05-25-2018  12:00 pm      •     
The Skanner Report
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NEWS BRIEFS

Attorney General Forms Hate Crime Task Force

The task force will study hate-motivated crimes and review existing legal protections for victims ...

Portland Art Museum Celebrates Art Museum Day with Free Admission on May 25

Portland Art Museum joins art museums across North America, with great works of art and public programs ...

June Key Delta Community Center Hosts May Week ’18 Health Fair May 26

Event includes vision, glucose screenings, medication disposal and car seat installation ...

Mississippi Avenue Giving Tuesday

On Tuesday, May 22, 10 percent of proceeds from participating Mississippi Ave. businesses will go to SEI ...

'Smart' gadgets: Ways to minimize privacy and security risks

NEW YORK (AP) — Revelations that an Amazon Echo smart speaker inadvertently sent a family's private conversation to an acquaintance shows the risks that come with new technologies.According to Amazon, the Echo's Alexa voice assistant misheard a word as "Alexa" — a trigger to activate...

The Latest: 3 injured in hit-and-crash in downtown Portland

PORTLAND, Ore. (AP) — The Latest on hit-and-crash in Portland, Oregon (all times local):11:20 a.m.Police say three women have been injured in a hit-and-run crash near Portland State University.Portland police Sgt. Chris Burley say the vehicle hit the women while they were on a sidewalk...

'Smart' gadgets: Ways to minimize privacy and security risks

NEW YORK (AP) — Revelations that an Amazon Echo smart speaker inadvertently sent a family's private conversation to an acquaintance shows the risks that come with new technologies.According to Amazon, the Echo's Alexa voice assistant misheard a word as "Alexa" — a trigger to activate...

Former NAACP leader exposed as white faces fraud charges

SPOKANE, Wash. (AP) — A former NAACP leader in Washington state whose life unraveled after she was exposed as a white woman pretending to be black has been charged with welfare fraud.Nkechi Diallo, known as Rachel Dolezal before she legally changed her name in 2016, was charged this week...

OPINION

Racism After Graduation May Just Be What's on the Menu

Dr. Julianne Malveaux says that for our young millennials, racism is inevitable ...

Prime Minister Netanyahu Shows Limits of Israel’s Democracy

Bill Fletcher, Jr. on racial politics in Israel and Prime Minister Benjamin Netanyahu’s uneven treatment of African immigrants ...

Golfing While Black Is Not a Crime

Grandview Golf Club asks five Black women to leave for golfing too slow ...

Discovering the Best of Black America in 2018

Dr. Benjamin F. Chavis discusses the DTU Journalism Fellowship & Scholarship Program ...

AFRICAN AMERICANS IN THE NEWS

Former NAACP leader exposed as white faces fraud charges

SPOKANE, Wash. (AP) — A former NAACP leader in Washington state whose life unraveled after she was exposed as a white woman pretending to be black has been charged with welfare fraud.Nkechi Diallo, known as Rachel Dolezal before she legally changed her name in 2016, was charged this week...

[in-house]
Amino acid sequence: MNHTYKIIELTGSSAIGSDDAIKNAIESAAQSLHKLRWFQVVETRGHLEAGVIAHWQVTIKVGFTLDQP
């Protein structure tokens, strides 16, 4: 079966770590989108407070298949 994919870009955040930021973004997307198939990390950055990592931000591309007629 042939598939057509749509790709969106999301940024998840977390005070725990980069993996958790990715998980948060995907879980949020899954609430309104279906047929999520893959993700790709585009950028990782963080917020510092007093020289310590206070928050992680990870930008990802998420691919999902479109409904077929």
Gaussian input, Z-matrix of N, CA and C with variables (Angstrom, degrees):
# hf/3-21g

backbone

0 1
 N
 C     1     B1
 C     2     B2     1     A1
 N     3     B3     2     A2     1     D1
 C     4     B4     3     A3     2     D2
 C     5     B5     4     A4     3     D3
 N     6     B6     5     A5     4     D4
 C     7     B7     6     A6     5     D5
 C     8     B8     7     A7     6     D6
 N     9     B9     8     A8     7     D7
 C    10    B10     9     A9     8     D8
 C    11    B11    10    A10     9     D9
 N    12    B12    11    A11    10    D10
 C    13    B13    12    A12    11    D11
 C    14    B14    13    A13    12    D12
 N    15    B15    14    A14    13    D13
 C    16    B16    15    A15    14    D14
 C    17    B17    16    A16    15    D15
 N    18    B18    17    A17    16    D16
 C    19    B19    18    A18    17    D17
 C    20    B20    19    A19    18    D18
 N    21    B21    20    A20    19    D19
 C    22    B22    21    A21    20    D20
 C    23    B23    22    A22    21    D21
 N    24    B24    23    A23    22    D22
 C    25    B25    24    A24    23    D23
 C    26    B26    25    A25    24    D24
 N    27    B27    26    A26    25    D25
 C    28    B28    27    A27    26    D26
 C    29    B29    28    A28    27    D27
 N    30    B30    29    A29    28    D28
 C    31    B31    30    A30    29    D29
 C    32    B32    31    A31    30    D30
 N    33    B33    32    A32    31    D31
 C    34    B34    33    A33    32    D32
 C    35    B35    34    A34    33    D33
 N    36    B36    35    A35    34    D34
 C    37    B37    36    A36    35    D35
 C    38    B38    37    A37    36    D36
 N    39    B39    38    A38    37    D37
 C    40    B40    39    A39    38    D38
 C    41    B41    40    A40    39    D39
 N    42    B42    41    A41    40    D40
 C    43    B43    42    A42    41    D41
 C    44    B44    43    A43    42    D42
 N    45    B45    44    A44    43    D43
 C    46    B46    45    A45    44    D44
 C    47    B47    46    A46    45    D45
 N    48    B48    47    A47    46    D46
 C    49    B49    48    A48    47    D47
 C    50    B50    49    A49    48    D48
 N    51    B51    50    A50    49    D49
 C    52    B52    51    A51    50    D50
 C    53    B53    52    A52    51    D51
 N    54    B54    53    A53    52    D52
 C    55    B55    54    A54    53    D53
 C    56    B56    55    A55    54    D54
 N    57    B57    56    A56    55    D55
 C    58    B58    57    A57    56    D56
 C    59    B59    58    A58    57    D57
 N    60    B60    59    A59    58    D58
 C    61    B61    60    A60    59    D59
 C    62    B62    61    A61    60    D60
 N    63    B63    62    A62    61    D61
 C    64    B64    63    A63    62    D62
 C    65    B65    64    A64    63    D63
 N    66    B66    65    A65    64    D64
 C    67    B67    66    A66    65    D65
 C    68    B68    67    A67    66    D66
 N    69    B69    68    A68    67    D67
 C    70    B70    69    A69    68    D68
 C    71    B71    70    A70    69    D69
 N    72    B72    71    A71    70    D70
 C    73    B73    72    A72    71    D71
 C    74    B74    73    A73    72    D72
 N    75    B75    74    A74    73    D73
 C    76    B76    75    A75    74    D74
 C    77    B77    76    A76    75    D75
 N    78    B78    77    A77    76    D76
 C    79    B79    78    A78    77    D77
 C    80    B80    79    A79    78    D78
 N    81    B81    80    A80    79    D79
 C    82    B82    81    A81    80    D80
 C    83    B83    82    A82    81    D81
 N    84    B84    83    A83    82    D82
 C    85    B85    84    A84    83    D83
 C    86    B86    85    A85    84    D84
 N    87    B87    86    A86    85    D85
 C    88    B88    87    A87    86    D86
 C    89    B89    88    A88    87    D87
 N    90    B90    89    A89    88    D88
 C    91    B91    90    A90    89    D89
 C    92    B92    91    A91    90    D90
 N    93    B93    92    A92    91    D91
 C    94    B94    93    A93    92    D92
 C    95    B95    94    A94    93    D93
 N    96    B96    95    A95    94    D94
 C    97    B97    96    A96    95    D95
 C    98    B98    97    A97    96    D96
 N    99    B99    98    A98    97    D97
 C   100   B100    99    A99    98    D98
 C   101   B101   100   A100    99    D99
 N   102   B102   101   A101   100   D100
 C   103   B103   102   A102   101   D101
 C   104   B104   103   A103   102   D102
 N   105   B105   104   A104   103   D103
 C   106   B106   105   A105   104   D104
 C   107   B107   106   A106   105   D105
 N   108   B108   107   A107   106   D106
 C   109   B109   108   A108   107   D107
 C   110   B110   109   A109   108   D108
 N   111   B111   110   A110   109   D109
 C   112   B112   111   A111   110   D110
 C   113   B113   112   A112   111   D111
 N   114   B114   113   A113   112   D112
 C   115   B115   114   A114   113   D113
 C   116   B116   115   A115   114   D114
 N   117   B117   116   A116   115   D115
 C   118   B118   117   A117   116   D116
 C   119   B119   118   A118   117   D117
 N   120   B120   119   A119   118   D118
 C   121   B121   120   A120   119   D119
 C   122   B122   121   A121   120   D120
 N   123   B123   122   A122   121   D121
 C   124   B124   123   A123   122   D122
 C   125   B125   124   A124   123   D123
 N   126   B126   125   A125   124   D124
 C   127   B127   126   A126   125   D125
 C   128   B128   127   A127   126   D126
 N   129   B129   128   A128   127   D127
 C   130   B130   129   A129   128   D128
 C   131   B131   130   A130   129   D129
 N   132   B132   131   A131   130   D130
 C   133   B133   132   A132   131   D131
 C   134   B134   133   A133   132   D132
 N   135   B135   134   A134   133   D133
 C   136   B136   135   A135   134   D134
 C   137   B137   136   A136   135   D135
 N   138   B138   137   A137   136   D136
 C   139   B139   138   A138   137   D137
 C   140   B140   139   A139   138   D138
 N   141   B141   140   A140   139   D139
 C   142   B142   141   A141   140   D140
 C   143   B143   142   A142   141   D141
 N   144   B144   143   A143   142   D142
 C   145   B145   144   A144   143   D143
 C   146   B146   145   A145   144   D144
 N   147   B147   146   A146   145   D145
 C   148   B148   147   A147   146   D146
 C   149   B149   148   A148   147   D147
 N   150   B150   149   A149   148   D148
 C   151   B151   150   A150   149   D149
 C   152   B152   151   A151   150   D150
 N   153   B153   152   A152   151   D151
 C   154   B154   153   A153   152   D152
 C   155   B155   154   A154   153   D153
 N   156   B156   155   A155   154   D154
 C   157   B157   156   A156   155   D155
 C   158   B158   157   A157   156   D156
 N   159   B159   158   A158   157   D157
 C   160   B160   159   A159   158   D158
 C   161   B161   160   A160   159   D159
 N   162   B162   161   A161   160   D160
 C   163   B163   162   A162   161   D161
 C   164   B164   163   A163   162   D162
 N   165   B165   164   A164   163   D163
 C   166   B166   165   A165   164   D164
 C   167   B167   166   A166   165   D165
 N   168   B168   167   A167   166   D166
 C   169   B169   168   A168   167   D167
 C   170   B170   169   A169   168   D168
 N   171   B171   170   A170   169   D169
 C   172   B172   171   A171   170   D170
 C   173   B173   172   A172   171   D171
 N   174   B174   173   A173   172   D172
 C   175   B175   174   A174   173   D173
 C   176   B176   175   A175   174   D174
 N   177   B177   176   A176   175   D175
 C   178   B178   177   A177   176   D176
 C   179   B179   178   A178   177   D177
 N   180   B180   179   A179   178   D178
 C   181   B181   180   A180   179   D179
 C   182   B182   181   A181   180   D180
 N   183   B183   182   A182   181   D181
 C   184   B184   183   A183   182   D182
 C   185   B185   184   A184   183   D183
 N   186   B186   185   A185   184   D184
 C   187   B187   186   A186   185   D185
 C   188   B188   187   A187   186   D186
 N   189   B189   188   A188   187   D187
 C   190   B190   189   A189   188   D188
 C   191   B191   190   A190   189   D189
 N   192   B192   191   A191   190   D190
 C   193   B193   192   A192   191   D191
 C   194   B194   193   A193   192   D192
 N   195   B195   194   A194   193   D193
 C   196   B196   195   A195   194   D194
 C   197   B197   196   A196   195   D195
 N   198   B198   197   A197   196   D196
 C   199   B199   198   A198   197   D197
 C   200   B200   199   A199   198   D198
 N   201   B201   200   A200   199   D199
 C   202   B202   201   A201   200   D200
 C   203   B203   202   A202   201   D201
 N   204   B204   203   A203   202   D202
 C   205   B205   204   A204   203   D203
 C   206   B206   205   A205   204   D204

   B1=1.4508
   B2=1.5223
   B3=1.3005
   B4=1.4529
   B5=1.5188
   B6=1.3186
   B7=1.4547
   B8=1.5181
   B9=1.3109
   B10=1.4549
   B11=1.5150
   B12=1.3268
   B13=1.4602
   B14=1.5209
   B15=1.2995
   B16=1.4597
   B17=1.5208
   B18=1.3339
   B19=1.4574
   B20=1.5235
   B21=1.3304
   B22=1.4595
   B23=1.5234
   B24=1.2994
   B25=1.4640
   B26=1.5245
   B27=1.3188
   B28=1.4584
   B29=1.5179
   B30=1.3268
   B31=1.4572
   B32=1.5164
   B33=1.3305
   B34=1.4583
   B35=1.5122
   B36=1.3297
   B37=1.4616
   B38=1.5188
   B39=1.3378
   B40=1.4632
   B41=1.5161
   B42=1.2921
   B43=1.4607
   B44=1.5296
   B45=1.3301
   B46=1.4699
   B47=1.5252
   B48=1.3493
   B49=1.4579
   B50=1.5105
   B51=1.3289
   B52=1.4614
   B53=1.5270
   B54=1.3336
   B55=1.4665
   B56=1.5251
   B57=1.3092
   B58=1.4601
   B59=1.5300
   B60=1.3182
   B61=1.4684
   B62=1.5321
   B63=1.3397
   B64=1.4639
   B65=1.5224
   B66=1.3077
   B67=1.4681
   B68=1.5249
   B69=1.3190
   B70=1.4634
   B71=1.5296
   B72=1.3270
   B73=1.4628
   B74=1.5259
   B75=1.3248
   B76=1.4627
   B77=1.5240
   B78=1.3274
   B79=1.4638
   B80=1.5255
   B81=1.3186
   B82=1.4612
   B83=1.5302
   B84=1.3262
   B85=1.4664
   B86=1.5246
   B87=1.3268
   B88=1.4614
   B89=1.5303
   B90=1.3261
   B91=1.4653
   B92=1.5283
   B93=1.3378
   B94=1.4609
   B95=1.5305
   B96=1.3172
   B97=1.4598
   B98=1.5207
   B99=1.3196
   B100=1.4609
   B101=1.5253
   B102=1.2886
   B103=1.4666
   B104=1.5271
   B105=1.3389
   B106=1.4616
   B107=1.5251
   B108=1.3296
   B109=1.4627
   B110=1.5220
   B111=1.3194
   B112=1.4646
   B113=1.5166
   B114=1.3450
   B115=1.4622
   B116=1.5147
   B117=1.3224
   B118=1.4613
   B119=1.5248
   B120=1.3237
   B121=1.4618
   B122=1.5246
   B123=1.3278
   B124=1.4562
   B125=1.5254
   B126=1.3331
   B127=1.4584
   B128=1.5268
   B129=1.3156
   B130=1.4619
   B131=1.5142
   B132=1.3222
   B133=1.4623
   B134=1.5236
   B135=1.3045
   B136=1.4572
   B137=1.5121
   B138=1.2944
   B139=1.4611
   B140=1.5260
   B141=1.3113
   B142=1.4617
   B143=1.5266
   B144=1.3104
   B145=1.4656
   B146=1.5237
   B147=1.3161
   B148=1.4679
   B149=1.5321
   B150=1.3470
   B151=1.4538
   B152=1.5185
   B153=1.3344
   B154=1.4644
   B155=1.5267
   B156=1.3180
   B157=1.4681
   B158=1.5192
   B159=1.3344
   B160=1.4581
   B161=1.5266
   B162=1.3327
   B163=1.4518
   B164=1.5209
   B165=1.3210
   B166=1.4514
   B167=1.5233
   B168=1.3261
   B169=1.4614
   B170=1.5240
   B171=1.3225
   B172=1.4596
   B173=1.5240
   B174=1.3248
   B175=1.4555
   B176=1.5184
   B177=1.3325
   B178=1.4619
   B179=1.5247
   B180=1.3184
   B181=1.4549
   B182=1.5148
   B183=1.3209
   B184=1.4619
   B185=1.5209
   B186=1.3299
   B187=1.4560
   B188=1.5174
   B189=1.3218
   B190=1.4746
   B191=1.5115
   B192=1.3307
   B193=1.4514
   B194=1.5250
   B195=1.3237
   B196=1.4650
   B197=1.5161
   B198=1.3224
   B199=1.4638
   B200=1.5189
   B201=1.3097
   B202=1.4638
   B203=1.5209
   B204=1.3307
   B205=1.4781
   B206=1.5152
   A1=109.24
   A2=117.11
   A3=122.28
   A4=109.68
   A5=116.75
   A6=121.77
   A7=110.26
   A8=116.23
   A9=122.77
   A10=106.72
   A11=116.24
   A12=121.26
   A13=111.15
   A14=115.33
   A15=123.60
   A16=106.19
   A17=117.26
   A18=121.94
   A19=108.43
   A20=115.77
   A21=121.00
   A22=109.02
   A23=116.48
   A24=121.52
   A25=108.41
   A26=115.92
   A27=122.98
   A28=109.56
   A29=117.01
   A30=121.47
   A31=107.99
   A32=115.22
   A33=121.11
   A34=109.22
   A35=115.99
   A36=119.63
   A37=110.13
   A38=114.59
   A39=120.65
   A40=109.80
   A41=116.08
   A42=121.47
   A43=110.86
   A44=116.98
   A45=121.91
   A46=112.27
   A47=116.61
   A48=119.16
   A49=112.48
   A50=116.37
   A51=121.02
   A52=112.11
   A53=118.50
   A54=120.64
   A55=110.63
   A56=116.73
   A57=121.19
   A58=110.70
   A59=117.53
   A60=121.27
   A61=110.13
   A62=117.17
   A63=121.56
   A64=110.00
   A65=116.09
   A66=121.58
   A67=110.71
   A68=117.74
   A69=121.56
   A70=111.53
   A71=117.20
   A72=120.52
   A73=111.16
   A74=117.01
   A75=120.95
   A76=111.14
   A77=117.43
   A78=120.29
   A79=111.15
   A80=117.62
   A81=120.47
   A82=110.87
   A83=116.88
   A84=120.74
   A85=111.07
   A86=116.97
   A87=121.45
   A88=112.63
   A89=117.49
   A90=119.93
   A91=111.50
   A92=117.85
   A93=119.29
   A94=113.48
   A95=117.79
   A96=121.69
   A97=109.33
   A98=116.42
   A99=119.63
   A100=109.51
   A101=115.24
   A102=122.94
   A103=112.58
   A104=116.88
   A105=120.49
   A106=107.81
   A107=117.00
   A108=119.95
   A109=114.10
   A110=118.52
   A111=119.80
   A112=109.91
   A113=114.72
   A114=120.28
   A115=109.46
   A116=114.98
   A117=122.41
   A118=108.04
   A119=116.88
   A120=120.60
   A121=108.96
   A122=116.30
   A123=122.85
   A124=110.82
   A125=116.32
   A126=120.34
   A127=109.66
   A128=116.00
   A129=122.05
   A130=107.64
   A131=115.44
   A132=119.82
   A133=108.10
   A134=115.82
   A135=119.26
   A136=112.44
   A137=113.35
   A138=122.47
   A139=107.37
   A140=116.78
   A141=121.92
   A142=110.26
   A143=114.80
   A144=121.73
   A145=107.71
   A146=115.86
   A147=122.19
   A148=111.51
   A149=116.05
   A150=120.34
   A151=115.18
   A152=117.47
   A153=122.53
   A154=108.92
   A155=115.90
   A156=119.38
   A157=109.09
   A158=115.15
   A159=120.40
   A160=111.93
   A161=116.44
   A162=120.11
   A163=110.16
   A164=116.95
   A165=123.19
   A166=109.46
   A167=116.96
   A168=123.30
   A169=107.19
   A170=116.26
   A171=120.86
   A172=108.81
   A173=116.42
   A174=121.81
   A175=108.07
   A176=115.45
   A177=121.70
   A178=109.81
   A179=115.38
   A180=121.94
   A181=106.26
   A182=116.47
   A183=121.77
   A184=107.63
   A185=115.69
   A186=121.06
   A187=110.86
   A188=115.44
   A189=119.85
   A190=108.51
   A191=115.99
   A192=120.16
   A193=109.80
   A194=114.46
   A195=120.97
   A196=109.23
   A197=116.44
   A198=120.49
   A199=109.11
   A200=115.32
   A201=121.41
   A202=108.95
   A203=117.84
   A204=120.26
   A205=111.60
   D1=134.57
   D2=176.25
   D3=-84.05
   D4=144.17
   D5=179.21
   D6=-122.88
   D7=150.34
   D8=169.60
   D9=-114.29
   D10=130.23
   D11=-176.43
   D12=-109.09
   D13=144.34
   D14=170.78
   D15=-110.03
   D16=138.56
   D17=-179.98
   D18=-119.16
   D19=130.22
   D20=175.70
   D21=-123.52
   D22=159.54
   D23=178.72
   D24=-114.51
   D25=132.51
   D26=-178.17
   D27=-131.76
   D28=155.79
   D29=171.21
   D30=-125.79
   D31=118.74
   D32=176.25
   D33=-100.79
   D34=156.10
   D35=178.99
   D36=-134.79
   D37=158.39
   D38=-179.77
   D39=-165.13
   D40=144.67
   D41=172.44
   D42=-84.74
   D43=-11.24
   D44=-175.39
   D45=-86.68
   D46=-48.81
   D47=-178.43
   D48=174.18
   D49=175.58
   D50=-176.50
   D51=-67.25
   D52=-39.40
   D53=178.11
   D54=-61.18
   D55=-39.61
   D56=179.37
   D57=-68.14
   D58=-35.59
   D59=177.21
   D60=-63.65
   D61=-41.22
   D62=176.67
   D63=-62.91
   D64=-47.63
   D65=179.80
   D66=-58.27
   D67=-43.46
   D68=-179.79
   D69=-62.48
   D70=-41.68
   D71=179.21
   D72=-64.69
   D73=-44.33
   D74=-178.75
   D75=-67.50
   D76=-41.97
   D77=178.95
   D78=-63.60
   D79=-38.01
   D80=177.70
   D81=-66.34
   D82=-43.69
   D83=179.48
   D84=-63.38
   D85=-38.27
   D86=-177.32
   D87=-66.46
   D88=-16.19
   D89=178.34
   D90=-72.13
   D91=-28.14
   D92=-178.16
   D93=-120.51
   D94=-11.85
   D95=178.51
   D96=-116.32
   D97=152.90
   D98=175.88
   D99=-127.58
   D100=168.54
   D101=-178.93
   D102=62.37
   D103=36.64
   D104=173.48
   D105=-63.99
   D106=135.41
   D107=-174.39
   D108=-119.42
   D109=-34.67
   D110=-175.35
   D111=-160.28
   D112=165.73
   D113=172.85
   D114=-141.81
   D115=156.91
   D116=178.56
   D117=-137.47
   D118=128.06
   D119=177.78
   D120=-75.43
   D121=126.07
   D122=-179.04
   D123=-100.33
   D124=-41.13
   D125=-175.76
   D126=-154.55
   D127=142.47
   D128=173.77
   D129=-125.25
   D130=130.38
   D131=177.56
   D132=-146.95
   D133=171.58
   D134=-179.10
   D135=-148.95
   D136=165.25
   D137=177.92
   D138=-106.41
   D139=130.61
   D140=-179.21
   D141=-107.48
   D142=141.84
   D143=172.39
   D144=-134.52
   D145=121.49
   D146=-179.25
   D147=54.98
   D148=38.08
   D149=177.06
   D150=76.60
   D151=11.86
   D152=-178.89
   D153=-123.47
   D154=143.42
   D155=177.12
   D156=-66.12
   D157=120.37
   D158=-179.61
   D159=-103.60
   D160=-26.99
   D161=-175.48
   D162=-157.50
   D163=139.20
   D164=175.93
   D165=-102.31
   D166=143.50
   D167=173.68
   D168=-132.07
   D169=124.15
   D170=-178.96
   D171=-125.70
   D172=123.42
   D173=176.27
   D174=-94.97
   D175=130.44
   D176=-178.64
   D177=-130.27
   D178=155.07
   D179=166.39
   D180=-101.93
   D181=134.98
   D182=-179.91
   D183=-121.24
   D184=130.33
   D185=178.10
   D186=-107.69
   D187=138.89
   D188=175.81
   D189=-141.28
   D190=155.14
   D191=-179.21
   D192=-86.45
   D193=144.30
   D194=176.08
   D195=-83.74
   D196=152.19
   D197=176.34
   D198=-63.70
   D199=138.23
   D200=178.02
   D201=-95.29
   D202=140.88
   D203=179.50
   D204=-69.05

Students hand back in yearbook after racial slur is pictured

SAVANNAH, Ga. (AP) — Students at a coastal Georgia high school are being asked to hand back in their yearbooks after a racial slur made for some bad memories.The Savannah-Chatham County school district tells news outlets that the publisher has recalled the Windsor Forest High School yearbook...

Column: Jack Johnson's biggest crime was being black

Jack Johnson's biggest crime was being an unrepentant black man who beat up white men for a living.High-flying and flamboyant, he refused to live by the unwritten rules of American society in the early 1900s. That made him a target, and that eventually cost him his freedom after being convicted of...

ENTERTAINMENT

Famed chef Mario Batali's Vegas Strip restaurants will close

LAS VEGAS (AP) — Mario Batali's three Las Vegas Strip restaurants will shut down July 27, officials said Friday, as the celebrity chef faces sexual misconduct allegations from multiple women.Batali & Bastianich Hospitality Group partner Joe Bastianich sent a letter to nearly 300 workers...

The Latest: Weinstein takes books on theater, film to arrest

NEW YORK (AP) — The Latest on the sexual misconduct probe of film producer Harvey Weinstein (all times local):11:40 a.m.Harvey Weinstein was in and out of custody so quickly in his rape case, he probably didn't have time to read the books he brought with him.The film mogul carried three...

Handcuffed Weinstein faces rape charge in #MeToo reckoning

NEW YORK (AP) — It was the moment the #MeToo movement had been waiting for: Harvey Weinstein in handcuffs.His face pulled in a strained smile and his hands locked behind his back, the once-powerful Hollywood figure emerged from a police station Friday facing rape and criminal sex act...